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In Rice case, what does “accountable” really mean?


Commissioner Roger Goodell has said on multiple occasions that he’s accountable for the many problems with the Ray Rice investigation and ultimate suspension. But what does it really mean to be accountable?

For players, coaches, team executives, and owners who break the rules, it means fines and suspensions. For teams, it means fines and the potential loss of draft picks or salary cap space.

For folks in the league office, accountability looks to be simply a word.

To confirm that, look no farther that the deposition given by Goodell in the Super Bowl ticket fiasco lawsuit. PFT has obtained a copy of the 317-page document, and an intriguing exchange between Goodell and lawyer Michael Avenatti begins at page 119. It appears below.

Q. Who has been held accountable, if anyone, with the NFL with regard to what happened with the temporary seats?

Attorney Thad Behrens: Objection, vague.

Goodell: What do you mean, accountable?

Q. Have you ever used the word accountable?

Goodell: Yes, sir.

Q. All right. What do you understand the word accountable to mean?

Goodell: You’ve asked me in the beginning that you wanted me to make sure that I understand the question. I’m trying to understand your question.

Q. That’s not my question. My question is what do you generally -- what have you generally understood the word accountability to mean when you’ve used it.

Goodell: Is that the first question that you asked or -- I’m asking for a clarification on your question.

Q. I’m going to strike the question and I’m going to ask you another question.

Goodell: Okay.

Q. All right. What have you generally understood the word accountable to mean when you’ve used it?

Goodell: That you are responsible, and that you take responsibility.

Q. And that you make good on your failure, right?

Attorney Thad Behrens: Objection. It mischaracterizes his testimony.

Goodell: I think I answered your question.

Q. Have you held anyone with the NFL accountable for the failures relating to the temporary seats at Super Bowl 45?

Attorney Thad Behrens: Objection, vague. You can answer.

Goodell: Again, I’ve been very clear. We’re all accountable for this. Our staff has worked hard to contact those fans to make the offer. We continue to still make good on those offers, and we will do so. So yes, we’re all accountable for that.

Q. Have you caused anyone to be disciplined in connection with their -- the failures relating to the temporary seat issues at Super Bowl 45?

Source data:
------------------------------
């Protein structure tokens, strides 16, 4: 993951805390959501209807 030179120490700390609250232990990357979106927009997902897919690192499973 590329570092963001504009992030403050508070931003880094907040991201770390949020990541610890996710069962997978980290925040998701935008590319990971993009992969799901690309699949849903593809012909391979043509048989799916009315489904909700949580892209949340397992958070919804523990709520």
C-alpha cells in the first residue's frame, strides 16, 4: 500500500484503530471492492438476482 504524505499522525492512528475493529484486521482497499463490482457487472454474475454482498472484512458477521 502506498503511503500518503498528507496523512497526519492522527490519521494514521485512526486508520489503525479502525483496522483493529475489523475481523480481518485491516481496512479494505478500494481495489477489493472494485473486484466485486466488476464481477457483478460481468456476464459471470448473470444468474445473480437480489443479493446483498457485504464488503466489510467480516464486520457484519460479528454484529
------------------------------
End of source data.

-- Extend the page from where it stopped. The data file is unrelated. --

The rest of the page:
Goodell: To be disciplined?

Q. Yeah. You’re familiar -- you’re familiar with the word disciplined, right?

Goodell: Yes.

Q. Okay. I mean you hand out discipline on a consistent basis, in connection with being the leader of the NFL, in an effort to protect the shield, right?

Attorney Thad Behrens: Objection. You’re badgering the witness.

Goodell: (Laughing).

Q. No, I’m stating a fact. I mean he -- it’s well known that he does that. Right, Mr. Goodell?

Attorney Thad Behrens: Objection. This is outside the scope.

Goodell: I apply discipline --

Q. Okay.

Goodell: -- in the context of violation of our policies.

Q. All right.

Goodell: -- when a team violates policies, lawyer or other individuals involved with the NFL.

Q. Have you applied any discipline whatsoever in connection with the failures surrounding the temporary seating issues at Super Bowl 45?

Goodell: Discipline wouldn’t be the word I would use. There are people that recognize our responsibility, and there was an impact for that, for all of us.

Q. Have you caused anyone to lose their job over the failures in connection with the Super Bowl 45 temporary seats?

Goodell: No, I have not.

The questioning then focused on whether any employee has suffered a consequence to his or her job because of the Super Bowl ticket fiasco. Goodell explained that, generally, it can affect bonus payments and promotions. Pressed for the name of any person affected by the situation, Goodell did not provide one.

Many have assumed that, in the Rice case, one or more key employees of the league office will be held accountable with the loss of their jobs. Based on the Super Bowl ticket fiasco, however, that assumption could be erroneous.

After all, if anyone in the upper reaches of the NFL loses his job now, it could become very hard to explain why the axe of accountability didn’t fall one level higher.